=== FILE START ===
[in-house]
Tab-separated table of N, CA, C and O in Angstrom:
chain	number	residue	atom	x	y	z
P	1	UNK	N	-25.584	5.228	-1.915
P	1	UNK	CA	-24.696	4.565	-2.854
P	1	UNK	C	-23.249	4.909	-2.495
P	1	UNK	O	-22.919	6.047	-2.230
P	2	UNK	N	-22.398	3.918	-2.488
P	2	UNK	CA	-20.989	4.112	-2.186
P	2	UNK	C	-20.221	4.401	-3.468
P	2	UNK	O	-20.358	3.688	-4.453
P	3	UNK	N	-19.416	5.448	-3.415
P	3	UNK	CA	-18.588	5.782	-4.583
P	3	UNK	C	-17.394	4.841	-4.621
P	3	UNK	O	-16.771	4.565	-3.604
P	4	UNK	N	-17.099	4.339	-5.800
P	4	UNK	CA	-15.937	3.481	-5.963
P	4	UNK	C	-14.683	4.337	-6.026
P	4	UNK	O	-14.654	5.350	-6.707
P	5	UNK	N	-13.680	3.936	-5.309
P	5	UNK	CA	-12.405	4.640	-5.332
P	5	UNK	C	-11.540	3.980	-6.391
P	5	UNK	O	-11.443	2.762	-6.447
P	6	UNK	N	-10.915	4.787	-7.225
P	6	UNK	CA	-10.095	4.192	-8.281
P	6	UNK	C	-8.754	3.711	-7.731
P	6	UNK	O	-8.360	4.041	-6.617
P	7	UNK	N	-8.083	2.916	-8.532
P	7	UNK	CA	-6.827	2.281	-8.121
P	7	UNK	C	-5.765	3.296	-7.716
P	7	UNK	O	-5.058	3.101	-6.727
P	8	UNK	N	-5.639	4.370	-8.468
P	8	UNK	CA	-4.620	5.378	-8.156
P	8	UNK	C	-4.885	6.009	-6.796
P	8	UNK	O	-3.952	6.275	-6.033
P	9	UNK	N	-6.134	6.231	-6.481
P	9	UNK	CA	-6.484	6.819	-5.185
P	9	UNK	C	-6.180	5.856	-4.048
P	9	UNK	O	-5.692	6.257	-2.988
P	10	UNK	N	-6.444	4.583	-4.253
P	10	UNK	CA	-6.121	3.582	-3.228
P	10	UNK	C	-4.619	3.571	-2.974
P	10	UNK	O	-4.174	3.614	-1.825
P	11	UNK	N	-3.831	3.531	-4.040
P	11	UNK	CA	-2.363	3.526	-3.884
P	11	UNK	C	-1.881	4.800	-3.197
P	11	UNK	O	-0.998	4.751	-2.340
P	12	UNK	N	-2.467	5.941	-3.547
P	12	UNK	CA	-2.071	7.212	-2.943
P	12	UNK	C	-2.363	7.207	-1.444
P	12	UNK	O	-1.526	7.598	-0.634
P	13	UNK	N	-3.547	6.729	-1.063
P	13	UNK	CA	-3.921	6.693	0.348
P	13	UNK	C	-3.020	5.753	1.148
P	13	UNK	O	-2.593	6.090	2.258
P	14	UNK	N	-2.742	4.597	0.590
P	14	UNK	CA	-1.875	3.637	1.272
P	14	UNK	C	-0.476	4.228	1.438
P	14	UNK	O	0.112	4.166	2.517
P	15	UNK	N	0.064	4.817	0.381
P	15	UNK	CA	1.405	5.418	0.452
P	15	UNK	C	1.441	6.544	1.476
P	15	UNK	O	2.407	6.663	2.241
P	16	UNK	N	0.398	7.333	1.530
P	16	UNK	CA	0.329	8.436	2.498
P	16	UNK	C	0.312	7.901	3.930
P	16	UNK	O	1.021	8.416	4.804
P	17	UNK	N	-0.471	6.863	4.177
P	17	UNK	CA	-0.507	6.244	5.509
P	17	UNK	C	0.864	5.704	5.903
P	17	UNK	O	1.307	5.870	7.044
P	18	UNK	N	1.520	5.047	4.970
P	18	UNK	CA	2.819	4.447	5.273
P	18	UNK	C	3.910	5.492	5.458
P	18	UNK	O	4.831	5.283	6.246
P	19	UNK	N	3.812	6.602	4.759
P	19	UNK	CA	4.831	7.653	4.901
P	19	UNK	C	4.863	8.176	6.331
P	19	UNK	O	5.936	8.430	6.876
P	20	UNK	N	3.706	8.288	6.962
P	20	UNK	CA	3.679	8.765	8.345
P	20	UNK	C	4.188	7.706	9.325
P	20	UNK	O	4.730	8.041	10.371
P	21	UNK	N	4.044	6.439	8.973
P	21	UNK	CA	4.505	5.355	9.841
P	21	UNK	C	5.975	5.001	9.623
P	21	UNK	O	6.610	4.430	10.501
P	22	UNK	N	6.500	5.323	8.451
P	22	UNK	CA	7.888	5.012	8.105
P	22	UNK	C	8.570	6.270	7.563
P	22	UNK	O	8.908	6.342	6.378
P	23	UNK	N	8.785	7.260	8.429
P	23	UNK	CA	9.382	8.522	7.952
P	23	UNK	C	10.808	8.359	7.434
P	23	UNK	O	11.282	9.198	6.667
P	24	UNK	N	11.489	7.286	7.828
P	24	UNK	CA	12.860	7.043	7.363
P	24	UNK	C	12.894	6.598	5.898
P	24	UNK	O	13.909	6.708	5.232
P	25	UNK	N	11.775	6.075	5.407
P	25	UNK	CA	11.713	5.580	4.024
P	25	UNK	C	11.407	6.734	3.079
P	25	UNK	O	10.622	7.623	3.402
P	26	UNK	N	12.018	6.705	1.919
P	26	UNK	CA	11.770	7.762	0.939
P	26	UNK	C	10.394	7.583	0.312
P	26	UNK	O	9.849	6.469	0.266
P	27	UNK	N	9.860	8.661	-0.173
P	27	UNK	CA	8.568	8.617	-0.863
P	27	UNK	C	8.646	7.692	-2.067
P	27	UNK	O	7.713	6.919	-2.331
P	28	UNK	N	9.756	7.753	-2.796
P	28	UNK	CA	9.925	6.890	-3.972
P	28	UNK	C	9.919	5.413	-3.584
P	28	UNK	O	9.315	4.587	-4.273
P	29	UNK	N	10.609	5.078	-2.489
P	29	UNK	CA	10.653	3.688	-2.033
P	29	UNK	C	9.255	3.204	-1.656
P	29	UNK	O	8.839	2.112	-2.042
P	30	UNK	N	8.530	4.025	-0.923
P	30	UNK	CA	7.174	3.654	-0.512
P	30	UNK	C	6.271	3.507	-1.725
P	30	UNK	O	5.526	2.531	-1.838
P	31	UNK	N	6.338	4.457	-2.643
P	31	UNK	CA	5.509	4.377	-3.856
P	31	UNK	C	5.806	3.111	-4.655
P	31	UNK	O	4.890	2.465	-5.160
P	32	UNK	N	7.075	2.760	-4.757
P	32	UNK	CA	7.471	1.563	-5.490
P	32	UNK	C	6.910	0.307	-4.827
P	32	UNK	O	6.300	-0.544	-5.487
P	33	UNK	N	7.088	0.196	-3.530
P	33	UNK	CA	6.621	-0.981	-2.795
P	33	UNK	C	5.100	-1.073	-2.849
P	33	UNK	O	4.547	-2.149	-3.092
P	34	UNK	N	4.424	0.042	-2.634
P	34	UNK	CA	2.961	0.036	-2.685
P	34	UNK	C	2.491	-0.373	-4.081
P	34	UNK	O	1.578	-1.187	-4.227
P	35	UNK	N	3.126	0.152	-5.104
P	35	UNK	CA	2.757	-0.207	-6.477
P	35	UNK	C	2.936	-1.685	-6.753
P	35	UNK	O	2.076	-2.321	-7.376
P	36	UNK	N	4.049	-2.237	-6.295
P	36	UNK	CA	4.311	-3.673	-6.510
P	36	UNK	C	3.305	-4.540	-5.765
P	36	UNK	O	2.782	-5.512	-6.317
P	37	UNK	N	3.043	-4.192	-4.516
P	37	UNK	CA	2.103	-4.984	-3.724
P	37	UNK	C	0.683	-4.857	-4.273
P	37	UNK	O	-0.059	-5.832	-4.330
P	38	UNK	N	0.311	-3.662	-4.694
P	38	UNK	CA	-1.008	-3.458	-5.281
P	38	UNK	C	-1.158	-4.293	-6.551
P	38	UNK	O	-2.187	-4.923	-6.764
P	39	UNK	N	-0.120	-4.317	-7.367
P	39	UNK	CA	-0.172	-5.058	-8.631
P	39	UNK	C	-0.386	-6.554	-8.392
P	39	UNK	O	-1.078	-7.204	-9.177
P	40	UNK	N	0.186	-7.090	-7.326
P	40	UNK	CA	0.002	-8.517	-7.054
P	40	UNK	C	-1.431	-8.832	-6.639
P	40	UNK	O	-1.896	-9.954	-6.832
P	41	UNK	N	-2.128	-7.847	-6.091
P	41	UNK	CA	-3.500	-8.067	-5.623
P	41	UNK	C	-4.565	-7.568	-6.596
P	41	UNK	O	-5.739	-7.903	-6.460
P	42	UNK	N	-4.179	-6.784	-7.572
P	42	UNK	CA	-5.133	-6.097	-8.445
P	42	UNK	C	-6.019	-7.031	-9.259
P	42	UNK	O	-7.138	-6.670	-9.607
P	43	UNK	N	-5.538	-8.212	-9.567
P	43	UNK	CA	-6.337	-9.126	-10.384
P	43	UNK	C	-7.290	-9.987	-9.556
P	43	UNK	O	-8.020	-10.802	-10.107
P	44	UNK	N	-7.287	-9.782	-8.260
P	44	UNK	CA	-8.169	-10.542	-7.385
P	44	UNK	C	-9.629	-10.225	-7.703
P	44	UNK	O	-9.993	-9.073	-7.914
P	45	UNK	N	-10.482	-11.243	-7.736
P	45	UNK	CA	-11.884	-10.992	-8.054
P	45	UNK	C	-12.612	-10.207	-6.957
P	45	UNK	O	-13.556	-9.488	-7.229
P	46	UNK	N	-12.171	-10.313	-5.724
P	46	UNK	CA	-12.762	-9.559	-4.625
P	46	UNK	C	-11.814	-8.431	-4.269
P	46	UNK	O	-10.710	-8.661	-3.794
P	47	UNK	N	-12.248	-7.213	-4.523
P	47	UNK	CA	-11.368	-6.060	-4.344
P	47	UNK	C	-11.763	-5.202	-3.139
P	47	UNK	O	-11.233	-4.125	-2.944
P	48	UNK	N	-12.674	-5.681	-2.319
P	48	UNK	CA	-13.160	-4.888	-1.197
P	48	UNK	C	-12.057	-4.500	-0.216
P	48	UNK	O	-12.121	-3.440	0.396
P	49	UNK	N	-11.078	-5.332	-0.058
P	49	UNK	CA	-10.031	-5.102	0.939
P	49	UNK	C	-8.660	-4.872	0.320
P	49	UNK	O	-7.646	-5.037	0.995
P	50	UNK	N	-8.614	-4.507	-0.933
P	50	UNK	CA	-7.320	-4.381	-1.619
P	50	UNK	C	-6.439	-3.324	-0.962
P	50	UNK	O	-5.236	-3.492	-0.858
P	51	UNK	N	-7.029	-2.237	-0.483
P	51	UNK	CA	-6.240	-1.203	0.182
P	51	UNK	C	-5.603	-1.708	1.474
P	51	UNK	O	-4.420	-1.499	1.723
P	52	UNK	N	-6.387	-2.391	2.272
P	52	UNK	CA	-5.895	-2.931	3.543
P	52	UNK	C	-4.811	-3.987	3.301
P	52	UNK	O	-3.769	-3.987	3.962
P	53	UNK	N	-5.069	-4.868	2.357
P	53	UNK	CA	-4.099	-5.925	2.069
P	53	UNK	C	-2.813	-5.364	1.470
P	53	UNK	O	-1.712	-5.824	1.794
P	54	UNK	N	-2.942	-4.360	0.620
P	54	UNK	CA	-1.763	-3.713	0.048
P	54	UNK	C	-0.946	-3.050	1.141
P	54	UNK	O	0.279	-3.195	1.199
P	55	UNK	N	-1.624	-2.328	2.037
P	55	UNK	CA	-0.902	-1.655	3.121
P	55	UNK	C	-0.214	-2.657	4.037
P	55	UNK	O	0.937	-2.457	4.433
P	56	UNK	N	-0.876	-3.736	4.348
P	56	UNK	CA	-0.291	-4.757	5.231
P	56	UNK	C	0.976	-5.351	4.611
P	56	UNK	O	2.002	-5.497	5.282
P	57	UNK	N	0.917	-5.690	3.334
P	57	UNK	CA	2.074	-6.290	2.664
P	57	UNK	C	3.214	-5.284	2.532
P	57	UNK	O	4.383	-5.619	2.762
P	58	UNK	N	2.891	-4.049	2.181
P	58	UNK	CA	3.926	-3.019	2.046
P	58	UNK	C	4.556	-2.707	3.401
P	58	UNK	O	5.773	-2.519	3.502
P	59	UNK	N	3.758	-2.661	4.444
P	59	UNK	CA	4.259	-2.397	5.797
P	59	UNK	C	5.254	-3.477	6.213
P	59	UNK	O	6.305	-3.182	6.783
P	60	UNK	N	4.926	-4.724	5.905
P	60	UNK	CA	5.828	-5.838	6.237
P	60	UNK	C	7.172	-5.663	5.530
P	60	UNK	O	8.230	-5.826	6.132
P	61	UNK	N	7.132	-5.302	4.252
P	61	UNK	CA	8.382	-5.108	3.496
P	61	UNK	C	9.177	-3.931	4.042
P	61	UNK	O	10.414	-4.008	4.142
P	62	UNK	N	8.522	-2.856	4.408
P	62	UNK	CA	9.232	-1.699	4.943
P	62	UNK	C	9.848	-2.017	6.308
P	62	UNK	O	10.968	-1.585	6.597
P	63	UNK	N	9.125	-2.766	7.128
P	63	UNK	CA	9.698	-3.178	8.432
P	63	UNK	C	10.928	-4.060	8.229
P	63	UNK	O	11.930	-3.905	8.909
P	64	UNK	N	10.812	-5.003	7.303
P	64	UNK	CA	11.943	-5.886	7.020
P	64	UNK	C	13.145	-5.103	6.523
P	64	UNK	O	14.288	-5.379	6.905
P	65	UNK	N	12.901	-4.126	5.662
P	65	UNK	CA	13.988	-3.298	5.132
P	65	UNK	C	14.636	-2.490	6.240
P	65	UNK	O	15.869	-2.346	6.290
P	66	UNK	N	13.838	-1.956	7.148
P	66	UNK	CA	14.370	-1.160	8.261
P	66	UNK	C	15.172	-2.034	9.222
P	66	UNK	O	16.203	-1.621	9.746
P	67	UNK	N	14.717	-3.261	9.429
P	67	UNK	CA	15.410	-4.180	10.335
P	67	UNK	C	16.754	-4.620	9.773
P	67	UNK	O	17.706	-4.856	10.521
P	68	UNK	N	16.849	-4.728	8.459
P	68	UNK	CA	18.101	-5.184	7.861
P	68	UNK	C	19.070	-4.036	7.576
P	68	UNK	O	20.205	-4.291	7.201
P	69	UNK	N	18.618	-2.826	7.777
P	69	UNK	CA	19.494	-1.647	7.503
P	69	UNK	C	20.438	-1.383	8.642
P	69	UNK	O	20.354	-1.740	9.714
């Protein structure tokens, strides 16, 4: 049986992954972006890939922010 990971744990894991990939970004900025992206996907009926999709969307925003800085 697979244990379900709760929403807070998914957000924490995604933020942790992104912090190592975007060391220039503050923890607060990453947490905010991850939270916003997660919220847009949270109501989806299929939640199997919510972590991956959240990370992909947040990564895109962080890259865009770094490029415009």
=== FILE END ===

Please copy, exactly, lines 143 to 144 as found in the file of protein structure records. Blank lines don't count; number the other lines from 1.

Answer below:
P	35	UNK	O	2.076	-2.321	-7.376
P	36	UNK	N	4.049	-2.237	-6.295